What is Unique about the Sikkim Earthquake?

Up till now, it has been reported in the media that the 6.9-magnitude earthquake in Sikkim occurred on the well-known thrust faults formed due to under-thrusting of the Indian plate below the Eurasian plate. This is the case with majority (95%) of the major earthquakes in the Himalayan region. (Subduction)

However, as per a news article published in “The Hindu”, R.K. Chadha, Chief Scientist, CSIR-National Geophysical Research Institute (NGRI) says that the Sikkim Earthquake occurred between two transverse faults represented by Tista and Gangtok lineaments where two segments of Himalayas have moved in a horizontal direction.

What is transverse fault?

We know that the lithospheric plates grind and slide along one another. The processes of rock crowding together or pulling apart along these fracture lines is known as faulting. The movement along various kinds of faults causes earthquakes, the emergence of new landforms, and other consequences. In the case of Sikkim Earthquake, though the transverse faults were also the result of under-thrusting of the Indian plate, this was the first time that a major earthquake had occurred along them in Sikkim region due to this particular region as per the scientists.

The Earthquake is unique because most other major earthquakes above magnitude (M) 8.0 in Shillong (1987), Kangra (1905), Bihar-Nepal border (1934), Arunachal Pradesh (1950) and many others between M 6 and 7 were caused by faults formed by the under-thrusting of Indian plate below the Eurasian plate. The Sikkim region experienced relatively moderate Seismicity over the past 35 years with temblors of M 5 or greater occurring within 100 km of the epicentre of the September 18 event.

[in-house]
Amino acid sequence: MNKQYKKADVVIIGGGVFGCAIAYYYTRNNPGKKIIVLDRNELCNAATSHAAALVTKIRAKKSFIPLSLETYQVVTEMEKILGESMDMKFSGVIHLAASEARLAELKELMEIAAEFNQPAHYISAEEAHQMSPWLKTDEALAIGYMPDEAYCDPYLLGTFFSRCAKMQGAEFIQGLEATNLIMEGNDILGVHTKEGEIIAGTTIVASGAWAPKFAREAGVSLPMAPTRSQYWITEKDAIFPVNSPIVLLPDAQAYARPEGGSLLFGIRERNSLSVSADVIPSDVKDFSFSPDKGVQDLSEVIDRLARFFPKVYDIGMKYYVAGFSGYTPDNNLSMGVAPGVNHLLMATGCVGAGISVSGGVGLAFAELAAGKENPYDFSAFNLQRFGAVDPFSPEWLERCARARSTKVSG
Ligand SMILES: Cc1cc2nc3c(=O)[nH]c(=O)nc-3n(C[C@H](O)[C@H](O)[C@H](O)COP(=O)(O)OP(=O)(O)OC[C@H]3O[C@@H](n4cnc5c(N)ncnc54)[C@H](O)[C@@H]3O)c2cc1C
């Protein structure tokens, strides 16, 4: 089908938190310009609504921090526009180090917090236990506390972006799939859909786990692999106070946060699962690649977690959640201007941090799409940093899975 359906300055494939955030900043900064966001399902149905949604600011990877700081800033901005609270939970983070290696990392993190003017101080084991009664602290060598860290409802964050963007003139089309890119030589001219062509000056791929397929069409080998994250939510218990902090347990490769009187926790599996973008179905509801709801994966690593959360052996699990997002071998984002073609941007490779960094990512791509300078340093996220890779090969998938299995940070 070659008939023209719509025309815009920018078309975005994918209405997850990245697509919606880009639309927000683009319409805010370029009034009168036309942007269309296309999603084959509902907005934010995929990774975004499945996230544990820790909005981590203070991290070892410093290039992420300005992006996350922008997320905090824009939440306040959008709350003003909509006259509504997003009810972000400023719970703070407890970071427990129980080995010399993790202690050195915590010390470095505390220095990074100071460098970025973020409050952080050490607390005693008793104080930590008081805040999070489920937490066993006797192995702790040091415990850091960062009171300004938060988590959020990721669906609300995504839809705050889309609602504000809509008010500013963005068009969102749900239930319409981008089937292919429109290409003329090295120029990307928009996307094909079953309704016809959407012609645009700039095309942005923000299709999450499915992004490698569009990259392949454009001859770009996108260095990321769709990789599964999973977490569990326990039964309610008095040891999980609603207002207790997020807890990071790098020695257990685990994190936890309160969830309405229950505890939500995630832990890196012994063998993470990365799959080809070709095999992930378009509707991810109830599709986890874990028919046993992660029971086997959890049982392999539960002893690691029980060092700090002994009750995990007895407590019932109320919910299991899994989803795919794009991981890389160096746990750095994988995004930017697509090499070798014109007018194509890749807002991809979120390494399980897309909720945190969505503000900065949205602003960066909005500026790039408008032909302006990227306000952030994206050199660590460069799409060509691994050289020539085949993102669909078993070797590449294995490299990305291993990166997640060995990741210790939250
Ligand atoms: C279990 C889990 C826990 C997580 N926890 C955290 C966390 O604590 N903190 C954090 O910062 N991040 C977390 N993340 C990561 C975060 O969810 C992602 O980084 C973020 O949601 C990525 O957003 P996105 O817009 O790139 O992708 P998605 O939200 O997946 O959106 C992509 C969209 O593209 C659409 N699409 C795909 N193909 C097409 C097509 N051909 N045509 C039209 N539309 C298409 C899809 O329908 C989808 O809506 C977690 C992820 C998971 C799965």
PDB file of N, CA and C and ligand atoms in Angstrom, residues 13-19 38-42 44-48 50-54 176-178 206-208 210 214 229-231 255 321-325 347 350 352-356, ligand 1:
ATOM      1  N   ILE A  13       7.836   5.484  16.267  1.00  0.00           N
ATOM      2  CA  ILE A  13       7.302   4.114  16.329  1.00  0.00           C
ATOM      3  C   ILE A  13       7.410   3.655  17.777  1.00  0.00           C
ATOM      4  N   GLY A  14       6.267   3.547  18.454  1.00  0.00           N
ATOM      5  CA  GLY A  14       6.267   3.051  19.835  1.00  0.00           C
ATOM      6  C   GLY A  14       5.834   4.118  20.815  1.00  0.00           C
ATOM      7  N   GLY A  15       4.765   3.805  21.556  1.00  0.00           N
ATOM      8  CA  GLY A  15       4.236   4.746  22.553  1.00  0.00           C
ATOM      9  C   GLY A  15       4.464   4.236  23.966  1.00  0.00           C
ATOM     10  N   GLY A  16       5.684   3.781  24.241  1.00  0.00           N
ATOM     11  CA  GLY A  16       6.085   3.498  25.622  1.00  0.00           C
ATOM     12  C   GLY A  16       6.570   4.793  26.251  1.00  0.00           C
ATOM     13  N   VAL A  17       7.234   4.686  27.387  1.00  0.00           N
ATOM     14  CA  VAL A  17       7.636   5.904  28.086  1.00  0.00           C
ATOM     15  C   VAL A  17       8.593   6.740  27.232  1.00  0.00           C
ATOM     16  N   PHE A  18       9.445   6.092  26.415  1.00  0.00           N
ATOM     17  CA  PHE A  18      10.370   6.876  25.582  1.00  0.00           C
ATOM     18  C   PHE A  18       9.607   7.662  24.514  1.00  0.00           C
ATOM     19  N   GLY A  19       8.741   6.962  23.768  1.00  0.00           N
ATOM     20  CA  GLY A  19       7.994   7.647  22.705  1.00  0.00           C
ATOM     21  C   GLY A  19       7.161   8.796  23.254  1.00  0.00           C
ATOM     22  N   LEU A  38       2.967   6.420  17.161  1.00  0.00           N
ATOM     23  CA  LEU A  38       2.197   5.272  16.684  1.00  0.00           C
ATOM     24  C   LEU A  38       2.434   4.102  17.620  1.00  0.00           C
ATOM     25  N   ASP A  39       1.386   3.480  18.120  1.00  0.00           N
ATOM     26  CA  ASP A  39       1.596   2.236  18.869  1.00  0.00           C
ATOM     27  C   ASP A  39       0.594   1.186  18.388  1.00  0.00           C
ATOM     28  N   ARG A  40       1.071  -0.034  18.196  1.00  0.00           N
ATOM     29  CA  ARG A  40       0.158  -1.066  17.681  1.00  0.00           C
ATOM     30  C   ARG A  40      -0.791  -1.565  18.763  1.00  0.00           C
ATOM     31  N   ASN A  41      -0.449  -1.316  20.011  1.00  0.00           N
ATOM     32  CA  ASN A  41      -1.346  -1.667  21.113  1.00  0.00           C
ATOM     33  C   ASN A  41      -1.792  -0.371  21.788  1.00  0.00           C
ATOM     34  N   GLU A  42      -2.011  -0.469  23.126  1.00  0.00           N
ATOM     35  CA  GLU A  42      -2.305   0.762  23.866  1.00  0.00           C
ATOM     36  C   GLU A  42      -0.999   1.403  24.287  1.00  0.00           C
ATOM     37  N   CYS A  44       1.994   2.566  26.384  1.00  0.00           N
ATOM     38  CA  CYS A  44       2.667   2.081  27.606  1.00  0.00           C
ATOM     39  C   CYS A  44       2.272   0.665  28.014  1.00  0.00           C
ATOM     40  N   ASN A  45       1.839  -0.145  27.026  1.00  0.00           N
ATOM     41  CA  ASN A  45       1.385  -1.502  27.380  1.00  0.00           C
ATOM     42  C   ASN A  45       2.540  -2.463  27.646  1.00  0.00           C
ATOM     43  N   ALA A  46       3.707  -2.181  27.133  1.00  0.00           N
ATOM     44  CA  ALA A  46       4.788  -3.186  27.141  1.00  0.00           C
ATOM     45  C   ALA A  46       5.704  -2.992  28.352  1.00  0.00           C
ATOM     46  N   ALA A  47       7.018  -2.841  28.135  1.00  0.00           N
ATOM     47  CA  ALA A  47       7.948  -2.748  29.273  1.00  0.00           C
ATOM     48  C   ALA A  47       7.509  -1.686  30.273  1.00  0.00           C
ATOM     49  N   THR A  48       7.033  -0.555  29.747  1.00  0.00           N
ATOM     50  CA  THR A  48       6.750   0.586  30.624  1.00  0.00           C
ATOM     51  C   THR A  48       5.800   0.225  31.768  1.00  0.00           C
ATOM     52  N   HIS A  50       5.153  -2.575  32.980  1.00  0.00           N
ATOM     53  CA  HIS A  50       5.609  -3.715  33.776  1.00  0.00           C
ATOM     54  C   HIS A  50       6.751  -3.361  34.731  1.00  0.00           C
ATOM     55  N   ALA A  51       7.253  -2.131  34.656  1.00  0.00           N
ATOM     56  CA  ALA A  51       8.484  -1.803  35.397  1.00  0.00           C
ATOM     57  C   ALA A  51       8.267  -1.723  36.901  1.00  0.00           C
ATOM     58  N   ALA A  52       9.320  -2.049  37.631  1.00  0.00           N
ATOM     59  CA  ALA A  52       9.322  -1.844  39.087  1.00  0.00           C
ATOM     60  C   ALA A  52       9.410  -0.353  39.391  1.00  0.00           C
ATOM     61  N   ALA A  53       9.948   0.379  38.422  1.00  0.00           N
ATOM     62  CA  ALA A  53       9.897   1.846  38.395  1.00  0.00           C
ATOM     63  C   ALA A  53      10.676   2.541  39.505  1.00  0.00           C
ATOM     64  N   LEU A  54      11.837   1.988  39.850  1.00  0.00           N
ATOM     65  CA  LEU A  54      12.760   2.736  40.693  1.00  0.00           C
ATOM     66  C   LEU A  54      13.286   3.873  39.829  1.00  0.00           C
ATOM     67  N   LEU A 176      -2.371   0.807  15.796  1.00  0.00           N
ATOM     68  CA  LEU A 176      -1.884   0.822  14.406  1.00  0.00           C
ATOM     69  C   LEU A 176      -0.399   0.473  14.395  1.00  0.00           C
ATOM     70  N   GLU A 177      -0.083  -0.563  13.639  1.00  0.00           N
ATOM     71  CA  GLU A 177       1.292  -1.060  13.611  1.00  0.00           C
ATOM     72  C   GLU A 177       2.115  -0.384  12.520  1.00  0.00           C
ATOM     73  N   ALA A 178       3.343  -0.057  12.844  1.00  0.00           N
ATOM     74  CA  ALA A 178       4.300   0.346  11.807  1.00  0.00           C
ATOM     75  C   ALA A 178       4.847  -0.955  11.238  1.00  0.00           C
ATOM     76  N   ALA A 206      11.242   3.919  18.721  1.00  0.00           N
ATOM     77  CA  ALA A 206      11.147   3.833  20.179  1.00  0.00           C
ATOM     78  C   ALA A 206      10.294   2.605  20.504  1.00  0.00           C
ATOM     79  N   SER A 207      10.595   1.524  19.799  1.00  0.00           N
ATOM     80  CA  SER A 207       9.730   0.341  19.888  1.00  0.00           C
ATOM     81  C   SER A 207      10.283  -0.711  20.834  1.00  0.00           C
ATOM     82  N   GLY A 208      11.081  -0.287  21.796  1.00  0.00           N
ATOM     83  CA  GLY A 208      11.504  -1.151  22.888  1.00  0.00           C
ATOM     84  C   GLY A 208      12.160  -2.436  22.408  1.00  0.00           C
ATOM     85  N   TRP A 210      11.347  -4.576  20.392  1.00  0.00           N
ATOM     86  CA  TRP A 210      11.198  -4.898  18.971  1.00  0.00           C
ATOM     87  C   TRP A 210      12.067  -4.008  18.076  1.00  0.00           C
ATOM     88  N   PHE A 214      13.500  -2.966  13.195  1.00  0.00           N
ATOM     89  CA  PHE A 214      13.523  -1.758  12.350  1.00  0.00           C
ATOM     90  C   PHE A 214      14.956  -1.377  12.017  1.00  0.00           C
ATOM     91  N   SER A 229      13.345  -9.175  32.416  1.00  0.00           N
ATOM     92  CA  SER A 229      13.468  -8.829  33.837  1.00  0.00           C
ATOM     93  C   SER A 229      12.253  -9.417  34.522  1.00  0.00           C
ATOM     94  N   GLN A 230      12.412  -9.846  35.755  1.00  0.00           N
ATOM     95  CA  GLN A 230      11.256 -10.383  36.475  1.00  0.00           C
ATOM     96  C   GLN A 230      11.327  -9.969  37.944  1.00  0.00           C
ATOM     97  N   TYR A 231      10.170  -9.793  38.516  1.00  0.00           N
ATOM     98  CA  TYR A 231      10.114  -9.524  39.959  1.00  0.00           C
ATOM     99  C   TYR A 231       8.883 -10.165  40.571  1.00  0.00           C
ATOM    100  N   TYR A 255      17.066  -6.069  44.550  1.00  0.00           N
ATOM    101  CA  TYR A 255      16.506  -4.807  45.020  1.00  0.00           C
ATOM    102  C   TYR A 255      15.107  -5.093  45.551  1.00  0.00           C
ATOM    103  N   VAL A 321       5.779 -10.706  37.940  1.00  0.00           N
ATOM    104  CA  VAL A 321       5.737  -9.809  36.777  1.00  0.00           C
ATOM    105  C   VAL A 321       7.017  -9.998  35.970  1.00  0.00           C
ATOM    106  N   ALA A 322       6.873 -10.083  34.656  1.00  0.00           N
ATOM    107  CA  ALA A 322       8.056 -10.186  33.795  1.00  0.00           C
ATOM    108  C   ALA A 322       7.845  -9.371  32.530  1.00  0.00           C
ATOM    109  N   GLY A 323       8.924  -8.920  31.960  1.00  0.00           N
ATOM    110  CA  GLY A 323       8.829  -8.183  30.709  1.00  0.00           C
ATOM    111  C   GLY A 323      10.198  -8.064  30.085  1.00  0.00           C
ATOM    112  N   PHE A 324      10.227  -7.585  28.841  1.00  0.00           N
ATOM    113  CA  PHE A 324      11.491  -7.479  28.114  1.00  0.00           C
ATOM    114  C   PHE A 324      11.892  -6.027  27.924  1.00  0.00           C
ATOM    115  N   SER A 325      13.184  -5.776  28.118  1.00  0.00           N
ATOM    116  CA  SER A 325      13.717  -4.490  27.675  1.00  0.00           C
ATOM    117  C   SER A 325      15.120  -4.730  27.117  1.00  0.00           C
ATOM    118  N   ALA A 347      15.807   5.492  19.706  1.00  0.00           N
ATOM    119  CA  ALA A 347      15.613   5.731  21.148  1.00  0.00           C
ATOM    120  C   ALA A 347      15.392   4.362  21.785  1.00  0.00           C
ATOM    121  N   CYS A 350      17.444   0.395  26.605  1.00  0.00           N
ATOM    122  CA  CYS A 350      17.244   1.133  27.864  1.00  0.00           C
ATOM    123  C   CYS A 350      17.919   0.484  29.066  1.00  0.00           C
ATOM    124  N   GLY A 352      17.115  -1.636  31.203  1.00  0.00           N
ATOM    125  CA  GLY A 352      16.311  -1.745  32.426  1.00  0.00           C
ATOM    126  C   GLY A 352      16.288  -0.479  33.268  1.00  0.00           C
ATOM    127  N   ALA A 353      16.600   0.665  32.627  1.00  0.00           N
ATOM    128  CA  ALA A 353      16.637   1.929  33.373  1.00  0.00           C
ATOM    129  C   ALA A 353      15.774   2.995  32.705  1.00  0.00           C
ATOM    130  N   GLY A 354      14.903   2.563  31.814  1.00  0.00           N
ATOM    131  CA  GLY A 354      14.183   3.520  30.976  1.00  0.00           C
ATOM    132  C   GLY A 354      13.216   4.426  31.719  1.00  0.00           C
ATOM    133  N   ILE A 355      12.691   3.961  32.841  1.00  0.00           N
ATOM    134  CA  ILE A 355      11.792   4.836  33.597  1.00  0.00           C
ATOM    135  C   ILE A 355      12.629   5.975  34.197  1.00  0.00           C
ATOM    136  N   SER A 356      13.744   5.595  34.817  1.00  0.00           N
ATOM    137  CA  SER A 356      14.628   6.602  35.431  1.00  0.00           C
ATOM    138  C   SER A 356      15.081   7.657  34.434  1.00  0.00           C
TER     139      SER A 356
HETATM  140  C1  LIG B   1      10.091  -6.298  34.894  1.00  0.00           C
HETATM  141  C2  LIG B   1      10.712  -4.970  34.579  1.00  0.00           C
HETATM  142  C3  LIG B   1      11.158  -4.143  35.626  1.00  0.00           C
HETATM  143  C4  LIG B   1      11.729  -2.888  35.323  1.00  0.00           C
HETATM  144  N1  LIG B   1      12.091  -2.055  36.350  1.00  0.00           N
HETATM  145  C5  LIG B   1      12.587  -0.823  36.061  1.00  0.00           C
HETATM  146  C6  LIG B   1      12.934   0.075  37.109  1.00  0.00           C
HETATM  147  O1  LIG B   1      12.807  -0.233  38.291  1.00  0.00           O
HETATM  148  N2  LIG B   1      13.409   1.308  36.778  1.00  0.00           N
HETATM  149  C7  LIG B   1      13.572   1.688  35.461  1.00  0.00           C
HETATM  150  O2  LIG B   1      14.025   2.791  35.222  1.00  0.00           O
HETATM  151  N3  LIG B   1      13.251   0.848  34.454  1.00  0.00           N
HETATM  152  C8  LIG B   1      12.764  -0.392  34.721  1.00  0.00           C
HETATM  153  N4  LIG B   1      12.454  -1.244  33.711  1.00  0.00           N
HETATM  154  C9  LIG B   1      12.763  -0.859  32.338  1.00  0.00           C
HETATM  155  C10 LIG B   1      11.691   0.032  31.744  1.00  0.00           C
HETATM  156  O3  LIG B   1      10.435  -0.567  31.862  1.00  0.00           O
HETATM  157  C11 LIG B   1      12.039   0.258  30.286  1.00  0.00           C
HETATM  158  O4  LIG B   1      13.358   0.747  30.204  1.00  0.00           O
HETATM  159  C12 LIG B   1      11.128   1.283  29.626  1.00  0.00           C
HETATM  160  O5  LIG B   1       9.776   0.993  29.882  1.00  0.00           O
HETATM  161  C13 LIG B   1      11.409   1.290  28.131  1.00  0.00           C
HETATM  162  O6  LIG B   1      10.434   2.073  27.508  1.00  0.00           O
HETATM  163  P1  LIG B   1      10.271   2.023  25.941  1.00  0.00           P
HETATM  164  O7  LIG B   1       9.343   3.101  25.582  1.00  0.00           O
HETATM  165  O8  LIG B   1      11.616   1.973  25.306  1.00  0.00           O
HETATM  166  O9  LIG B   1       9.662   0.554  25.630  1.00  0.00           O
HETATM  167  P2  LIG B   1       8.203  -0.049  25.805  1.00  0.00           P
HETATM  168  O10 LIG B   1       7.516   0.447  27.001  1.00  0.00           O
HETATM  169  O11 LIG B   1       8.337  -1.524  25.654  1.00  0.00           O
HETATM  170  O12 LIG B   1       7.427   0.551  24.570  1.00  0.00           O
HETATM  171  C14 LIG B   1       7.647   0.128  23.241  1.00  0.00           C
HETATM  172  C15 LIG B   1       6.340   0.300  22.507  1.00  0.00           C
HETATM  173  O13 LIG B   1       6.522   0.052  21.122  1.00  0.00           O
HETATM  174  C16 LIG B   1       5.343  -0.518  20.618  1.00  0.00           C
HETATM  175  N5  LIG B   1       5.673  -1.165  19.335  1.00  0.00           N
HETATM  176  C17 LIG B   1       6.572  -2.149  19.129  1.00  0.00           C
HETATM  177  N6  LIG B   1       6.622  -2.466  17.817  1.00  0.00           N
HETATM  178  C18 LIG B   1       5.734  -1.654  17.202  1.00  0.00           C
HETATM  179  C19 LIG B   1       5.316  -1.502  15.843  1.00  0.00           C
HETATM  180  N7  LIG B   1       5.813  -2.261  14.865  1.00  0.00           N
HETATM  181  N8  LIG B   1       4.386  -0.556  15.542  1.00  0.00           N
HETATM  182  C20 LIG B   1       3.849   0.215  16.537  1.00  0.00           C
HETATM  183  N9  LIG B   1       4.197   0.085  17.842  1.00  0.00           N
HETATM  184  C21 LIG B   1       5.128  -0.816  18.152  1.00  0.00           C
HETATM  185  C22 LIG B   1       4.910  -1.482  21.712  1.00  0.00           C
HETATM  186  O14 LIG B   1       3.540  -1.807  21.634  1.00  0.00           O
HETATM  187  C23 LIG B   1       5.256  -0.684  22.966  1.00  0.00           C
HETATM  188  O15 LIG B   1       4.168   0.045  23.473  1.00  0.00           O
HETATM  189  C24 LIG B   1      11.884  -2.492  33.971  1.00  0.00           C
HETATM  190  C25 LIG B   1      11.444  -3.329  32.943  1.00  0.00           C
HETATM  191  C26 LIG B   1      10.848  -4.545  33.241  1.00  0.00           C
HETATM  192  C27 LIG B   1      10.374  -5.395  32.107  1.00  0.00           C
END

In comparison to other earthquakes, recent Sikkim Earthquake was felt over a larger area. Why?

This is another interesting feature of the recent earthquake was that it was felt over a large area, including Delhi and other major cities such as Lucknow, Patna and Ranchi along the Indo-Gangetic plains. The reason is that most of the region lying in the soft sediments in the Indo-Gangetic plains and the Brahmaputra Valley, the earthquake was felt strongly as the seismic waves get amplified in soft sediments when compared to hard rock regions. As experienced earlier, such temblors would cause damage in faraway regions too due the amplification process. The amplification phenomenon again showed that major cities located in the Indo-Gangetic plains face greater earthquake hazard than other regions. (Includes inputs from The Hindu)